Indeed, while the US has not developed new ICBMs since 1991, believing the Cold War and nuclear arms race are over, Russia is in the midst of an ambitious rearmament. The Commander of the Strategic Rocket Forces (RVSN) Lieutenant-General Sergey Karakayev, announced this week that at present 30 percent of Russian ICBMs are “new” (developed after 1991). By 2016, some 60 percent are planned to be “new” and by 2020 – 97 percent (RIA Novosti, February 21).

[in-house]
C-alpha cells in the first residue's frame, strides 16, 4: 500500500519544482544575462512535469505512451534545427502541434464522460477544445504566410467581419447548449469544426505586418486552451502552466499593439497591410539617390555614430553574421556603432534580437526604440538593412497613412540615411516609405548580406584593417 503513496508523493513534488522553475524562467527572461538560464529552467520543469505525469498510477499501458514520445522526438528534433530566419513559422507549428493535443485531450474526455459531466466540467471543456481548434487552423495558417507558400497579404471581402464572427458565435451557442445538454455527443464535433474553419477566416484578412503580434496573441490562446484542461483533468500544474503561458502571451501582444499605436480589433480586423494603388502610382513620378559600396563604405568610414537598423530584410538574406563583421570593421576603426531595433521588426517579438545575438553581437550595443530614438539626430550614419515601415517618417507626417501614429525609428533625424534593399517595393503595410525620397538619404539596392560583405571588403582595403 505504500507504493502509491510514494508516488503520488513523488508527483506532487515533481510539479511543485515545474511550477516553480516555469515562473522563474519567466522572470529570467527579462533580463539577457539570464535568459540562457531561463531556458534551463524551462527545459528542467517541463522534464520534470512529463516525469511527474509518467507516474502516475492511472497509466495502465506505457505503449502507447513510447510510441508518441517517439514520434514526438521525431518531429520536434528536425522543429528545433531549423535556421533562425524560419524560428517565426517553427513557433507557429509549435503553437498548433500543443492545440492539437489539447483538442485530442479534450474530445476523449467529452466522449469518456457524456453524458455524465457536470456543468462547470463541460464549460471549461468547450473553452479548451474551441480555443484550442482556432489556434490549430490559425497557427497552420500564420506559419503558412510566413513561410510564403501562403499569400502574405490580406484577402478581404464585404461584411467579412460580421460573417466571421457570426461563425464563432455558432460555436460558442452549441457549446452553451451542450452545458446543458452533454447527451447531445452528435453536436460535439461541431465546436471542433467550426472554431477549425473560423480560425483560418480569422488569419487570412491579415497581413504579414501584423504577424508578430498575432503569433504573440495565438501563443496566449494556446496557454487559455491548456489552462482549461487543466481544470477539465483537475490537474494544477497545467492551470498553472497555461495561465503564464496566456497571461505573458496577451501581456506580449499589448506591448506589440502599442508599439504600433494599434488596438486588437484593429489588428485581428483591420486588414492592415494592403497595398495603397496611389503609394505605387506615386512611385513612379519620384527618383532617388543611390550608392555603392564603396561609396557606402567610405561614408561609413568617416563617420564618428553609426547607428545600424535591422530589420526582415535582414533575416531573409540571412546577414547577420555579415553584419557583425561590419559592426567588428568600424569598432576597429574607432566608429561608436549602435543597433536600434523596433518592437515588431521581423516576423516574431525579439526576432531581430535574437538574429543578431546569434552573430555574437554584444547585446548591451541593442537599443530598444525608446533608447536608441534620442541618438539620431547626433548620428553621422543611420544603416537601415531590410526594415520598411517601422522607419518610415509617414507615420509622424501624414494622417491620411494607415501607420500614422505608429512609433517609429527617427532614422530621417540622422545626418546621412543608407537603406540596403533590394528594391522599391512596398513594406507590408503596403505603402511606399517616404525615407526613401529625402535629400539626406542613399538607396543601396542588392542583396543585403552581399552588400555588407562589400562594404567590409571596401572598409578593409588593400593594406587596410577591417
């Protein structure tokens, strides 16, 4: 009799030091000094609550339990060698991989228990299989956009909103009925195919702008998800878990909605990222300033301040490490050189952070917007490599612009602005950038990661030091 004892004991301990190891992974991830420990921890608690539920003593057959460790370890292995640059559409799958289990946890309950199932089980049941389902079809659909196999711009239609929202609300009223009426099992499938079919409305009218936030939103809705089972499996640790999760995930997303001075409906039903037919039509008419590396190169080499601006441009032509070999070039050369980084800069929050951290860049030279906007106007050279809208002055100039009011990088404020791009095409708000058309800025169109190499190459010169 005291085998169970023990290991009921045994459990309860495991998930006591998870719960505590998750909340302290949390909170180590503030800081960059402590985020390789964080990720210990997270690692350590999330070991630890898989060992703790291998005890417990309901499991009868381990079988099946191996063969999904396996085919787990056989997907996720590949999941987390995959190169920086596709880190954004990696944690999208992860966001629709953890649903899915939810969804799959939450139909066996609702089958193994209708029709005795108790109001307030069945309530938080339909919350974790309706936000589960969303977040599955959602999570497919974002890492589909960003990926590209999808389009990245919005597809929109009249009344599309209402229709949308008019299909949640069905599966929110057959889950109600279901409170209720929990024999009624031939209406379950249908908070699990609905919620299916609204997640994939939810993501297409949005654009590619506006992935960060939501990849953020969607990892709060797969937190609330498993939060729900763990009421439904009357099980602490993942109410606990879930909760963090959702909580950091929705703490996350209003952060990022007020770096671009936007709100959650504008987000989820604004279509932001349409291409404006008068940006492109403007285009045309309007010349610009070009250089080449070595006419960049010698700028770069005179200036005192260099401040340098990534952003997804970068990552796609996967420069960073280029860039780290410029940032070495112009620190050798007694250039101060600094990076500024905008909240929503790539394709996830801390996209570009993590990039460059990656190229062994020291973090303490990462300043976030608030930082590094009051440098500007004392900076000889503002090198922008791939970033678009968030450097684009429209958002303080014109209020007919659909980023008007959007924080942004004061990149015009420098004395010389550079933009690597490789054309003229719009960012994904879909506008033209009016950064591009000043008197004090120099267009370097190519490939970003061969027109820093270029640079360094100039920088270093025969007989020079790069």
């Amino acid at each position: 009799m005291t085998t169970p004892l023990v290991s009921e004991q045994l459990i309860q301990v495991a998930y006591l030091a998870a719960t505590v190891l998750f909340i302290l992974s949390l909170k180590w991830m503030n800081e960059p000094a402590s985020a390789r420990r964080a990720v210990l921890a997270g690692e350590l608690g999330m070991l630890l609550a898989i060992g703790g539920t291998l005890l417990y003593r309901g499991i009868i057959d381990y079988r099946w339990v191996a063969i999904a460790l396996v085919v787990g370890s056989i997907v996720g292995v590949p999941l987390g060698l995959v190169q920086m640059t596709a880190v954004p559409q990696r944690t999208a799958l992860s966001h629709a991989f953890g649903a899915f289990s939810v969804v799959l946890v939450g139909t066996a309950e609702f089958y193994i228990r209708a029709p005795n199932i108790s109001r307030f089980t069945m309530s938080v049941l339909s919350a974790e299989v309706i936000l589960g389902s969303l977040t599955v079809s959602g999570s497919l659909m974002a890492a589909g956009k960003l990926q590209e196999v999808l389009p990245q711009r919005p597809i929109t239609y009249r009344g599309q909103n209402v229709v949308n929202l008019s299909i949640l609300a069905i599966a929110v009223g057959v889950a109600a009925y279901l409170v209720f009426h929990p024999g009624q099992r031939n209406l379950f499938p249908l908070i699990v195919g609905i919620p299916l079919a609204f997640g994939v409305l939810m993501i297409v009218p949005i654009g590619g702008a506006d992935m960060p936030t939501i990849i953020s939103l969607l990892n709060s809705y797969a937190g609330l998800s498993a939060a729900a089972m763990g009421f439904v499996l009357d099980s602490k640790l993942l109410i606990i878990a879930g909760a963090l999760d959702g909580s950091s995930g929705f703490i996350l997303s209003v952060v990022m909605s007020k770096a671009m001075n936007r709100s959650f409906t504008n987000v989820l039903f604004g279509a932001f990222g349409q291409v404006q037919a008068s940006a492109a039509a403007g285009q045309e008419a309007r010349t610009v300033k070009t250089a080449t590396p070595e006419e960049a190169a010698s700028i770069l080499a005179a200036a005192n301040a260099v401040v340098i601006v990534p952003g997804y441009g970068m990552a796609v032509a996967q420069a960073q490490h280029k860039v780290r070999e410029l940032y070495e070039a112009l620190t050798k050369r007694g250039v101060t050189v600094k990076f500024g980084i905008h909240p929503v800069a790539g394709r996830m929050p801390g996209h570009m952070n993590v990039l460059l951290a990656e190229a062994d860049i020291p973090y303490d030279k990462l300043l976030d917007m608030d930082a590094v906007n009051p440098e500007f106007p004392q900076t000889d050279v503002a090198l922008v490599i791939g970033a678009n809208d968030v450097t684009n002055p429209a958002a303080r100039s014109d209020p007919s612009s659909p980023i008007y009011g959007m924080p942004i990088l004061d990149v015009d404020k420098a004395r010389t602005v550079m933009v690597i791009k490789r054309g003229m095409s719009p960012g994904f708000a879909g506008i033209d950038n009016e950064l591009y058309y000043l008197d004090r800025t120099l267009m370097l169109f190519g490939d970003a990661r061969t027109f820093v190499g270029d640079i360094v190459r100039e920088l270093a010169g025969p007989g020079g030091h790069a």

By 2020, some 20 trillion taxpayers rubles ($667 billion) are planned to be spent on weapons procurement and an additional 3 trillion ($100 billion) on modernizing and re-equipping the defense industry. Talking to defense industry chiefs in Komsomolsk-on-Amur, Putin stressed that 23 trillion ($767 billion) “is a lot,” and no further defense spending increases are possible: “We cannot simply spend them – we need results” (http://premier.gov.ru/events/news/18228/). To prevent massive misappropriation that may ruin the dream of Russian military superiority, Putin has threatened to equate military-related corruption to “high treason” and called for less secrecy in defense spending: “procurements must be open to public scrutiny” (Rossiyskaya Gazeta, February 20).